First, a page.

Acorus Calamus, commonly known as sweet flag or calamus grows in Southeast Asia, Europe, North America. It grows along the banks of rivers and reservoirs, in swamps and marshy meadows. It is used as a spicy substitute for bay leaves, cinnamon and ginger, in medicine, food industry. Calamus is a perennial herb, 60-100 cm high.The rhizome is thick, cylindrical, horizontal, covered with thin fibrous roots. It reaches a length of up to 1.5 m. The rhizome and other parts of the plant have a characteristic strong odor. The stem is erect, unbranched, flattened, grooved on one side, and sharply ribbed on the other. The leaves are xiphoid. The flowers are small, green-yellow, collected in a cob 4–12 cm long. Calamus blooms in May and July. The fruit is a leathery red berry.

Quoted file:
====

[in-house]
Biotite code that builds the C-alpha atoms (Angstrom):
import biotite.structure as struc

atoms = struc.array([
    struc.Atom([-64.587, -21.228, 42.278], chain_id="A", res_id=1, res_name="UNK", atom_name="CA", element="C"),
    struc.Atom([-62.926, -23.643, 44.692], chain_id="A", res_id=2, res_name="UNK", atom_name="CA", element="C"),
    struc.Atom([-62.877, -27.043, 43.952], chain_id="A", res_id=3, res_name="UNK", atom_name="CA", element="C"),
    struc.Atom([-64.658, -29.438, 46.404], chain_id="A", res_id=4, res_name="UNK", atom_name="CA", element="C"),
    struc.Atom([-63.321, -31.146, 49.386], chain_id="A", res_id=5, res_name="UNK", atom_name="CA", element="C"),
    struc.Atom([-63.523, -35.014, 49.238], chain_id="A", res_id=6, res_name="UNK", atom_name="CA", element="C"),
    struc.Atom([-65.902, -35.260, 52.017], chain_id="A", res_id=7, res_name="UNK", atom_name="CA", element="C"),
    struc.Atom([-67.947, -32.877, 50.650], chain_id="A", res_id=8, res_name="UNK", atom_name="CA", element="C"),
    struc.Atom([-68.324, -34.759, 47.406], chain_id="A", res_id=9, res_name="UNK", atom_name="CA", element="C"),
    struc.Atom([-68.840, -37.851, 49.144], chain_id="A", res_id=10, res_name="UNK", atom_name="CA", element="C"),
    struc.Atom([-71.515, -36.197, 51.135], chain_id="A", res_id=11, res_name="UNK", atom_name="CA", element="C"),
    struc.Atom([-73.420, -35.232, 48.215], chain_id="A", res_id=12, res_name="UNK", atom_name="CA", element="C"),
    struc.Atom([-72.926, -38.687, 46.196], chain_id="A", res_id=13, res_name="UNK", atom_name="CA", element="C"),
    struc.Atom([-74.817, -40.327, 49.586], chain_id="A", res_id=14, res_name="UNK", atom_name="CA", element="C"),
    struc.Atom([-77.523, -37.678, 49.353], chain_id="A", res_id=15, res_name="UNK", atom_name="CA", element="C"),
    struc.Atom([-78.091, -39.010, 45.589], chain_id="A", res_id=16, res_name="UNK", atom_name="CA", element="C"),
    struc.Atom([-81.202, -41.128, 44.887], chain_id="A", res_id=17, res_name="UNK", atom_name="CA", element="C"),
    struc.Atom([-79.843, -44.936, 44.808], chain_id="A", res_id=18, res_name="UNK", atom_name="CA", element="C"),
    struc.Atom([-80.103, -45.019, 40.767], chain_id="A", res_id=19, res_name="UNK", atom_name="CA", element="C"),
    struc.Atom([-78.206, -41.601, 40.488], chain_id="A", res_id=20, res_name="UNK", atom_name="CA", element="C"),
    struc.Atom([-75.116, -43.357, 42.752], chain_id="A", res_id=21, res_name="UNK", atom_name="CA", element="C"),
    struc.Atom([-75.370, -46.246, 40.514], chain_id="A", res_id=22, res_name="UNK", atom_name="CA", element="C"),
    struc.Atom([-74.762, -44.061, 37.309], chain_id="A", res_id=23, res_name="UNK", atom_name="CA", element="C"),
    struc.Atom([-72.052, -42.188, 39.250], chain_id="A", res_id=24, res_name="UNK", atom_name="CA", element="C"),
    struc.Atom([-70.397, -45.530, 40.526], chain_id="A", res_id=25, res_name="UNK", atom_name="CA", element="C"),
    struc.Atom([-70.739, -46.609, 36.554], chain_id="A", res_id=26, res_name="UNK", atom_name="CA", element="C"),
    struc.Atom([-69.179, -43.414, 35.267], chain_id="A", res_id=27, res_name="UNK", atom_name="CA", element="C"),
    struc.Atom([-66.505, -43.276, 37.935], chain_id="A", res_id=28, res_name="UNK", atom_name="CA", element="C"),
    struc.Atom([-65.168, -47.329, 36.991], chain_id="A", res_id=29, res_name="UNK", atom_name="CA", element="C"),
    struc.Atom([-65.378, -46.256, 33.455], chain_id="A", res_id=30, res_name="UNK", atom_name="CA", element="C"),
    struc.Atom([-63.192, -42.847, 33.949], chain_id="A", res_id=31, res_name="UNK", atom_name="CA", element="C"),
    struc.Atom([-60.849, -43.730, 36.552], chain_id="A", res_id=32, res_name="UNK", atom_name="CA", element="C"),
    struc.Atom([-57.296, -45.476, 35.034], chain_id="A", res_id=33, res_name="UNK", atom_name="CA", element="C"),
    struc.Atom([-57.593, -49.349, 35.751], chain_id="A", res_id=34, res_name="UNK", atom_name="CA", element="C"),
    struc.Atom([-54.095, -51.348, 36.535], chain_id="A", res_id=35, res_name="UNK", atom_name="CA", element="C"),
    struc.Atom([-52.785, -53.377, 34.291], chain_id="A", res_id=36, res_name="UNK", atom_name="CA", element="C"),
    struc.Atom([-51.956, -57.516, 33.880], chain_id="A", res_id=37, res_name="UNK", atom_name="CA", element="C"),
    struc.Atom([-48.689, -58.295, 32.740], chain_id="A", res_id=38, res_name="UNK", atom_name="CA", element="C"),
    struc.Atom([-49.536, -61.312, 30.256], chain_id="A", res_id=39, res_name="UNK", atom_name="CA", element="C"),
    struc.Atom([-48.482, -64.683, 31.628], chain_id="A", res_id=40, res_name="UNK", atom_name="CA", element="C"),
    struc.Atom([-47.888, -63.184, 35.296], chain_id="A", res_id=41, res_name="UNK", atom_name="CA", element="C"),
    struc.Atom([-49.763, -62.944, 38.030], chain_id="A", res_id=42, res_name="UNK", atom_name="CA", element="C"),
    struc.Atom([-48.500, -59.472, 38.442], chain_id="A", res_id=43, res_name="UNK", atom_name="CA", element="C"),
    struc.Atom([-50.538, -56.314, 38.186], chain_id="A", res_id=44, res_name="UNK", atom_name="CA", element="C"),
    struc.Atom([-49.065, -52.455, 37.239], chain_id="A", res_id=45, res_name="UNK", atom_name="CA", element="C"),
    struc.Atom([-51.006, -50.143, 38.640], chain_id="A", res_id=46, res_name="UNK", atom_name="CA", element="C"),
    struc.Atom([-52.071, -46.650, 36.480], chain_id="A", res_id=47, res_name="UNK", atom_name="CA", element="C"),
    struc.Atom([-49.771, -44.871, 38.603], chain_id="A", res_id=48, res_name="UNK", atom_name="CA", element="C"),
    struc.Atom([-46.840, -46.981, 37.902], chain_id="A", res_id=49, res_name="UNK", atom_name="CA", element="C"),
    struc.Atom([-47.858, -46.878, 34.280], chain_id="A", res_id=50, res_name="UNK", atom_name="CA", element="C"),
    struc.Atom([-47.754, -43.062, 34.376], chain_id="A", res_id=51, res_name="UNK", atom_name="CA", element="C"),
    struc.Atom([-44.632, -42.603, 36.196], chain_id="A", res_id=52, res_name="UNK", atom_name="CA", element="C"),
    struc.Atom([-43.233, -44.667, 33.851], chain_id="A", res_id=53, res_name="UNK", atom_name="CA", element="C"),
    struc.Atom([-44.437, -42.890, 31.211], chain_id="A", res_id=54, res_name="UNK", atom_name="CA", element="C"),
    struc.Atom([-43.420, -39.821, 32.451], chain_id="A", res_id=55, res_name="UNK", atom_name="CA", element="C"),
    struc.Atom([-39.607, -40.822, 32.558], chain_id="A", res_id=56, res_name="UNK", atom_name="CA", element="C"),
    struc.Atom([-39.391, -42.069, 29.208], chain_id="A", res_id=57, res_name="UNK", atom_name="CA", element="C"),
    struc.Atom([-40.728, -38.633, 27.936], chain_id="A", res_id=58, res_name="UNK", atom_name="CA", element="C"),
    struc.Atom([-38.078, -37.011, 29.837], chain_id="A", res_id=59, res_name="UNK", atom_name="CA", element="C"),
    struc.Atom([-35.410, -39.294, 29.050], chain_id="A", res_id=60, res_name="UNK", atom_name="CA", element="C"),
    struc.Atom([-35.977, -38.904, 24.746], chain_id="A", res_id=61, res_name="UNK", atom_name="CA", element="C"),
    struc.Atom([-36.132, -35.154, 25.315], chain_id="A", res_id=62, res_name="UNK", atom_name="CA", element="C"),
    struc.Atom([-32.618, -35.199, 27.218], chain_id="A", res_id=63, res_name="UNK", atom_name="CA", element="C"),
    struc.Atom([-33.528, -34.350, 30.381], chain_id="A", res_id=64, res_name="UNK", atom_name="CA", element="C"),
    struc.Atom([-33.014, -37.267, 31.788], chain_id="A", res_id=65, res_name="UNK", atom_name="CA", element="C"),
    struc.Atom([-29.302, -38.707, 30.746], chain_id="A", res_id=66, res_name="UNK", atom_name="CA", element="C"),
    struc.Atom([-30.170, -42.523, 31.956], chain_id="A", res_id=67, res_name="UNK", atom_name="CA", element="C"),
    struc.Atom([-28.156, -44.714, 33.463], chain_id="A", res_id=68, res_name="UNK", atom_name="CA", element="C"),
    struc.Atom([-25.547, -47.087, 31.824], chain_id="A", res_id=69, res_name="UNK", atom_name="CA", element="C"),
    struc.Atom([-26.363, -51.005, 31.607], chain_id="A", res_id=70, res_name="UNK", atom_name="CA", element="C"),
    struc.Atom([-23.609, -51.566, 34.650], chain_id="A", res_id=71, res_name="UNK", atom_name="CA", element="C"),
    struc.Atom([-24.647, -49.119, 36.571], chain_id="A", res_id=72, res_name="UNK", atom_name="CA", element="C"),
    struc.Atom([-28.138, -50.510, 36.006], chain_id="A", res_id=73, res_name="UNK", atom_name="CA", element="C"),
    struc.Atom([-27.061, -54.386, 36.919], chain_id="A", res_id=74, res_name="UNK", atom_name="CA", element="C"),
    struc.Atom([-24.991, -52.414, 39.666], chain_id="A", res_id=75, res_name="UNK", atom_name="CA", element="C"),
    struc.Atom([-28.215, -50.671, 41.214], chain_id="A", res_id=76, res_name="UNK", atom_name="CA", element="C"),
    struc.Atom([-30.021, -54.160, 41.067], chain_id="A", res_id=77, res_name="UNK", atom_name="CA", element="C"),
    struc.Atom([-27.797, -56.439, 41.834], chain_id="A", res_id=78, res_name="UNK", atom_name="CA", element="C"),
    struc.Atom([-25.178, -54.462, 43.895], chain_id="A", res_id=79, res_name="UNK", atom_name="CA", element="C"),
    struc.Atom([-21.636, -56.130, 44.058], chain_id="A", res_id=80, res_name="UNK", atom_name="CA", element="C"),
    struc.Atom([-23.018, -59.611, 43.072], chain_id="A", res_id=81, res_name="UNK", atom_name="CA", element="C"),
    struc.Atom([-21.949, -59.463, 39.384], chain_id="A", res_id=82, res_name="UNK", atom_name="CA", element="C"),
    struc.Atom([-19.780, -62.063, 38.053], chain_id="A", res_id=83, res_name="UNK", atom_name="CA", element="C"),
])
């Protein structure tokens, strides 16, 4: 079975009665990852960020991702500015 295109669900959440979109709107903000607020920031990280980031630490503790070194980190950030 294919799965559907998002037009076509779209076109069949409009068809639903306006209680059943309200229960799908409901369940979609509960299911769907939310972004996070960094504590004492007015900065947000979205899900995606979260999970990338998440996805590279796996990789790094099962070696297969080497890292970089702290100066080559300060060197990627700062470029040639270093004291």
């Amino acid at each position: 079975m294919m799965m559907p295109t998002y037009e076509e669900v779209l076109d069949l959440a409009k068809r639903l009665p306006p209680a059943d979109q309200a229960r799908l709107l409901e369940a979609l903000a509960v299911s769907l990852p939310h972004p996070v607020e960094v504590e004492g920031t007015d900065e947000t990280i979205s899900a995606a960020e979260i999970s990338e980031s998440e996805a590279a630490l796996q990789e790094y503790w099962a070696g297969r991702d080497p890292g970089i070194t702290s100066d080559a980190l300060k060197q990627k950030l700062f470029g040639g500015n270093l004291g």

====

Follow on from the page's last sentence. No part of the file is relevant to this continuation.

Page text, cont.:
Calamus rhizomes contain up to 3% essential oil, which contains monoterpenes (camphene, camphor, borneol) and sesquiterpenes (acoron, isoacoron, acoroxide, etc.), aromatic compounds (asarone, eugenol), etc.
ascorbic and palmitic acids,
azarylaldehyde, which gives the rhizomes their specific odor.
Calamus herb is rich in starch, contains choline, resin, luceninone glycoside.